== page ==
Shelling has damaged the plant numerous times, raising fears of a possible nuclear meltdown. Russian missiles have also threatened the power lines needed to operate vital cooling equipment at Zaporizhzhia and Ukraine’s other nuclear plants.
Before the war, the Ukrainian government planned to reduce the country’s reliance on coal-fired power stations, which contribute to global warming, and to increase nuclear energy and natural gas production. But when Russian attacks damaged thermal plants in the middle of winter, it was coal that helped keep Ukrainian homes warm, Oleksandr said.
The work of the coal miners cannot fully compensate for the loss of energy from nuclear power plants, but every megawatt they have a role in generating reduces gaps.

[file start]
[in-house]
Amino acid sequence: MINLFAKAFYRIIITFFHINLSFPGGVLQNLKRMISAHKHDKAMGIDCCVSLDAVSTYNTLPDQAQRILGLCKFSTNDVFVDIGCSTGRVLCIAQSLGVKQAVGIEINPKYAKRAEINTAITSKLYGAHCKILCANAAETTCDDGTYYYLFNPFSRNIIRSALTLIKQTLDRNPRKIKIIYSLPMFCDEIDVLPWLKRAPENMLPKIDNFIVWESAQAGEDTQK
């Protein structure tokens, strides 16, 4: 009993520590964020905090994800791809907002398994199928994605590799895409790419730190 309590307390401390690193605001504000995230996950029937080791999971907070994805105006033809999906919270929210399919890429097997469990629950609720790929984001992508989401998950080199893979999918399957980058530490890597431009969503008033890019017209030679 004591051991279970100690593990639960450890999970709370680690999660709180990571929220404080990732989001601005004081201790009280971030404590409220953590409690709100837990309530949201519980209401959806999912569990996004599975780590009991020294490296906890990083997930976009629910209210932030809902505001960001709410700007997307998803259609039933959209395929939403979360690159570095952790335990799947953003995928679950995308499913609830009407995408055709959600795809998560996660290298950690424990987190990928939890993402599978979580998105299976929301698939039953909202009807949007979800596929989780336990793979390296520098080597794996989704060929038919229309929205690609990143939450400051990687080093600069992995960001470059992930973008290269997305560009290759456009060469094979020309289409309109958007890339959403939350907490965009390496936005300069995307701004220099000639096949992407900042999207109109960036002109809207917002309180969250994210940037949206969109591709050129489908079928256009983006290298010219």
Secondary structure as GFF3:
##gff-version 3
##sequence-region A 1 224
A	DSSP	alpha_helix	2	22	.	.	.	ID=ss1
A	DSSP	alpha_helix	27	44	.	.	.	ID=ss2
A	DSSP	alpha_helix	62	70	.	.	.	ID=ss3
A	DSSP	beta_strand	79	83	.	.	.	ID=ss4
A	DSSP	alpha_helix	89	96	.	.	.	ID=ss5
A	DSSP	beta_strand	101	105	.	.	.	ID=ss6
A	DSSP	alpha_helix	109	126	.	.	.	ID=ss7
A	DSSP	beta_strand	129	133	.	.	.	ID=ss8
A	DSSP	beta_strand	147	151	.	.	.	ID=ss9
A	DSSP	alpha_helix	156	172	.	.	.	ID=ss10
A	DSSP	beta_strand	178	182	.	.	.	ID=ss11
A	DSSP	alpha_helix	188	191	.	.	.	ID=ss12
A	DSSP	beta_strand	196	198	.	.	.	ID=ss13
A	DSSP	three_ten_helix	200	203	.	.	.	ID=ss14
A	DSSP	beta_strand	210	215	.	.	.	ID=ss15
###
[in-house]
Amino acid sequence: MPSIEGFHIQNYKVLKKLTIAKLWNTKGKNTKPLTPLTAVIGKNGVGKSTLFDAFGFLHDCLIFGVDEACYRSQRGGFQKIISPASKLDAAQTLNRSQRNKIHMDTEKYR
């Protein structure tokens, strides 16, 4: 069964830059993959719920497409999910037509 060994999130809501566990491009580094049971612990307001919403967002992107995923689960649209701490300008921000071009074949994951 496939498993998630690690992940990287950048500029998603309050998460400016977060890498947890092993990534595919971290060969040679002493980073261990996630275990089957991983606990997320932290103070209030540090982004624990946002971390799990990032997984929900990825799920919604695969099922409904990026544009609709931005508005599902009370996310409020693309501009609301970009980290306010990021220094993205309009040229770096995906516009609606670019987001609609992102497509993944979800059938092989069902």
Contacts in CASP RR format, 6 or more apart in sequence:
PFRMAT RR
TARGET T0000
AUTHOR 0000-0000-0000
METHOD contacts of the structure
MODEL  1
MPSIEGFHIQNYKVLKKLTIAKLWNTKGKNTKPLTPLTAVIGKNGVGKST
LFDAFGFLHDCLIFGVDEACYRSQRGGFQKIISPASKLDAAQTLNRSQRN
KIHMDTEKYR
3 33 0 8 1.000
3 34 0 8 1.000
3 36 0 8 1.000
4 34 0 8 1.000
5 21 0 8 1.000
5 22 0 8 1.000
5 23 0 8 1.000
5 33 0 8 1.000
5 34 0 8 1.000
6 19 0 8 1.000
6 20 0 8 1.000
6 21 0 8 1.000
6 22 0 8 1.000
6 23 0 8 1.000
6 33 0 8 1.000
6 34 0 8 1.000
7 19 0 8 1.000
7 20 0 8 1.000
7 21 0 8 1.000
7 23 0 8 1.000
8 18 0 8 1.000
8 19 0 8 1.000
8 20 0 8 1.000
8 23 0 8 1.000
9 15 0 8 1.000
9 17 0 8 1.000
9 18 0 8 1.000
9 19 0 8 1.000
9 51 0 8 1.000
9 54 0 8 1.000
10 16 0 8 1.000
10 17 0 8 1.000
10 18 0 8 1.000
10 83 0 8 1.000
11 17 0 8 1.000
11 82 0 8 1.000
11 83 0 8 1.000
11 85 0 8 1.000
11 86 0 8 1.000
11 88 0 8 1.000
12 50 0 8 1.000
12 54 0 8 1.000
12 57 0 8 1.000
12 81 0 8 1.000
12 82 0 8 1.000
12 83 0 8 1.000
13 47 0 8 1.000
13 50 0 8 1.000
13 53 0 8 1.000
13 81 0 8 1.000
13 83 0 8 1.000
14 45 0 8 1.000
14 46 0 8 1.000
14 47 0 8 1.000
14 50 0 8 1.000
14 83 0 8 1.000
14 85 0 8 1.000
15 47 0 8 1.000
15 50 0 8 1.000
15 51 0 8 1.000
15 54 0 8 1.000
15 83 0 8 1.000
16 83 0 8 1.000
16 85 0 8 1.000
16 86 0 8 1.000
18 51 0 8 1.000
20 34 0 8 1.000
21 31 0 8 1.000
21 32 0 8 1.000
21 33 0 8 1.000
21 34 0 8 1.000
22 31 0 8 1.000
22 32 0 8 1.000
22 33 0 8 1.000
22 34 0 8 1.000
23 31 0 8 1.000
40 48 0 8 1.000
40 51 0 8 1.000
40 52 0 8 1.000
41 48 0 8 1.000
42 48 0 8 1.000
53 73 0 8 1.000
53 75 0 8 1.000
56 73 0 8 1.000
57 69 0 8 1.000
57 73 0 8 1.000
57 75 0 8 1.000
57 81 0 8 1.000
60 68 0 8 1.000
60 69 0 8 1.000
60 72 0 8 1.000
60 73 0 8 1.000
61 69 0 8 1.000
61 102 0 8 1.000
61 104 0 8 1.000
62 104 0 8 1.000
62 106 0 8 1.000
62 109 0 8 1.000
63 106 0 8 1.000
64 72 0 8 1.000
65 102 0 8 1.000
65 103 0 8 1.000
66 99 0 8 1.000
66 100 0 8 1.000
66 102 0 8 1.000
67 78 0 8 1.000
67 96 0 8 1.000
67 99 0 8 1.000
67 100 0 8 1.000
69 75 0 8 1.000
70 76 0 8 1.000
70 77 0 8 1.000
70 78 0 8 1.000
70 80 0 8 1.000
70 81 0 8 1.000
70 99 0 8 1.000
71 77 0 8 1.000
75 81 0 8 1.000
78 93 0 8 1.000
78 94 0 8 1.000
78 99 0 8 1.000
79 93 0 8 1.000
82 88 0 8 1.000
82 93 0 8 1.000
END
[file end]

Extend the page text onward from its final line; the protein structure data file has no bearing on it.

“We come and work with optimism, trying not to think about what is going on outside the mine,” a miner named Serhii said. “We work with a smile and forget about it. And when we leave, then another life begins (for us), of survival and everything else.”
While many miners from the area joined the armed forces when Russian troops invaded and are now fighting at the front in eastern Ukraine, nearly 150 displaced workers from other coal-producing regions in the east joined the team in Dnipropetrovsk.
Yurii left the embattled Donetsk province town of Vuhledar, where he worked as a coal miner for 20 years. “The war, of course, radically changed my life,” he said. “It is now impossible to live there, and the mine where I used to work.”
“Life begins from scratch,” he said.